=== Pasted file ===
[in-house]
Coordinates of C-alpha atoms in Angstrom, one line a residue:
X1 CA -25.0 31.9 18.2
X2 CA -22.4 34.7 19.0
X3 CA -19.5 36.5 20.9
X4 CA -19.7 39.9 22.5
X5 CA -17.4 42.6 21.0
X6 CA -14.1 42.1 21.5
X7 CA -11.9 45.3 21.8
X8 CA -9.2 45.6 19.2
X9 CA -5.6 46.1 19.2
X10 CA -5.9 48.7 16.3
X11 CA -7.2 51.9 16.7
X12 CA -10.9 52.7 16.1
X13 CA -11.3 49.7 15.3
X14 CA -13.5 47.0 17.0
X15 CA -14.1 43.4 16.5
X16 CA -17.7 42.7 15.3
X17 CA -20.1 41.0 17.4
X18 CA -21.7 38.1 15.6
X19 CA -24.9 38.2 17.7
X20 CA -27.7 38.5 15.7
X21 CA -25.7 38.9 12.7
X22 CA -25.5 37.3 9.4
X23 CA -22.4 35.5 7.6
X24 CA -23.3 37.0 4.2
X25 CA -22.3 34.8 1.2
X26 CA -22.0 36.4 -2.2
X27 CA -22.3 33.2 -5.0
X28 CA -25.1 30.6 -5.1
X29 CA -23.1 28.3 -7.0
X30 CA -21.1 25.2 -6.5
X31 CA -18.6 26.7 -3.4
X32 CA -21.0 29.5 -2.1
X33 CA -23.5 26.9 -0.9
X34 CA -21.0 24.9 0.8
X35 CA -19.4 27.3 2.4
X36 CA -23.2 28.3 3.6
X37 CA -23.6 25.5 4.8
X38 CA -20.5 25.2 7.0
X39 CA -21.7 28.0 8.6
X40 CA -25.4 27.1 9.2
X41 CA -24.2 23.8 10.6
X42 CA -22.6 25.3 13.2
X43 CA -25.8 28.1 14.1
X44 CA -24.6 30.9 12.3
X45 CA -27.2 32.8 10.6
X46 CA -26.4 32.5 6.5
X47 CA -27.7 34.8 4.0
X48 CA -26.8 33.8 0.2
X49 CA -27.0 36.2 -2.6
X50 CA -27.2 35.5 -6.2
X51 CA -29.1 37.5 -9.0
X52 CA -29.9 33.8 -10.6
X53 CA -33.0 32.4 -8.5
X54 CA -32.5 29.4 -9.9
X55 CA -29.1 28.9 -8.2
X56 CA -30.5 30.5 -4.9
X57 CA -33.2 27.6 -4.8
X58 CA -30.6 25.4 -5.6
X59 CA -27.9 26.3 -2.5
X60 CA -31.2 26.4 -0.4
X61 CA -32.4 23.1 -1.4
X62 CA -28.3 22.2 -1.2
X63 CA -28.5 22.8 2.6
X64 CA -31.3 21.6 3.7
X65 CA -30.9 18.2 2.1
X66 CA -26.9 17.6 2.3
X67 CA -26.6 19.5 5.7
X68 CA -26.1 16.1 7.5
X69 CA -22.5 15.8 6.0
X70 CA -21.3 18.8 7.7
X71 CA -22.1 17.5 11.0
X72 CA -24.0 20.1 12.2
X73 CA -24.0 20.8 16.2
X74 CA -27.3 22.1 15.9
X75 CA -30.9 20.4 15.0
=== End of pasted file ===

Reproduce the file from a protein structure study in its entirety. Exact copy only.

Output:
[in-house]
Coordinates of C-alpha atoms in Angstrom, one line a residue:
X1 CA -25.0 31.9 18.2
X2 CA -22.4 34.7 19.0
X3 CA -19.5 36.5 20.9
X4 CA -19.7 39.9 22.5
X5 CA -17.4 42.6 21.0
X6 CA -14.1 42.1 21.5
X7 CA -11.9 45.3 21.8
X8 CA -9.2 45.6 19.2
X9 CA -5.6 46.1 19.2
X10 CA -5.9 48.7 16.3
X11 CA -7.2 51.9 16.7
X12 CA -10.9 52.7 16.1
X13 CA -11.3 49.7 15.3
X14 CA -13.5 47.0 17.0
X15 CA -14.1 43.4 16.5
X16 CA -17.7 42.7 15.3
X17 CA -20.1 41.0 17.4
X18 CA -21.7 38.1 15.6
X19 CA -24.9 38.2 17.7
X20 CA -27.7 38.5 15.7
X21 CA -25.7 38.9 12.7
X22 CA -25.5 37.3 9.4
X23 CA -22.4 35.5 7.6
X24 CA -23.3 37.0 4.2
X25 CA -22.3 34.8 1.2
X26 CA -22.0 36.4 -2.2
X27 CA -22.3 33.2 -5.0
X28 CA -25.1 30.6 -5.1
X29 CA -23.1 28.3 -7.0
X30 CA -21.1 25.2 -6.5
X31 CA -18.6 26.7 -3.4
X32 CA -21.0 29.5 -2.1
X33 CA -23.5 26.9 -0.9
X34 CA -21.0 24.9 0.8
X35 CA -19.4 27.3 2.4
X36 CA -23.2 28.3 3.6
X37 CA -23.6 25.5 4.8
X38 CA -20.5 25.2 7.0
X39 CA -21.7 28.0 8.6
X40 CA -25.4 27.1 9.2
X41 CA -24.2 23.8 10.6
X42 CA -22.6 25.3 13.2
X43 CA -25.8 28.1 14.1
X44 CA -24.6 30.9 12.3
X45 CA -27.2 32.8 10.6
X46 CA -26.4 32.5 6.5
X47 CA -27.7 34.8 4.0
X48 CA -26.8 33.8 0.2
X49 CA -27.0 36.2 -2.6
X50 CA -27.2 35.5 -6.2
X51 CA -29.1 37.5 -9.0
X52 CA -29.9 33.8 -10.6
X53 CA -33.0 32.4 -8.5
X54 CA -32.5 29.4 -9.9
X55 CA -29.1 28.9 -8.2
X56 CA -30.5 30.5 -4.9
X57 CA -33.2 27.6 -4.8
X58 CA -30.6 25.4 -5.6
X59 CA -27.9 26.3 -2.5
X60 CA -31.2 26.4 -0.4
X61 CA -32.4 23.1 -1.4
X62 CA -28.3 22.2 -1.2
X63 CA -28.5 22.8 2.6
X64 CA -31.3 21.6 3.7
X65 CA -30.9 18.2 2.1
X66 CA -26.9 17.6 2.3
X67 CA -26.6 19.5 5.7
X68 CA -26.1 16.1 7.5
X69 CA -22.5 15.8 6.0
X70 CA -21.3 18.8 7.7
X71 CA -22.1 17.5 11.0
X72 CA -24.0 20.1 12.2
X73 CA -24.0 20.8 16.2
X74 CA -27.3 22.1 15.9
X75 CA -30.9 20.4 15.0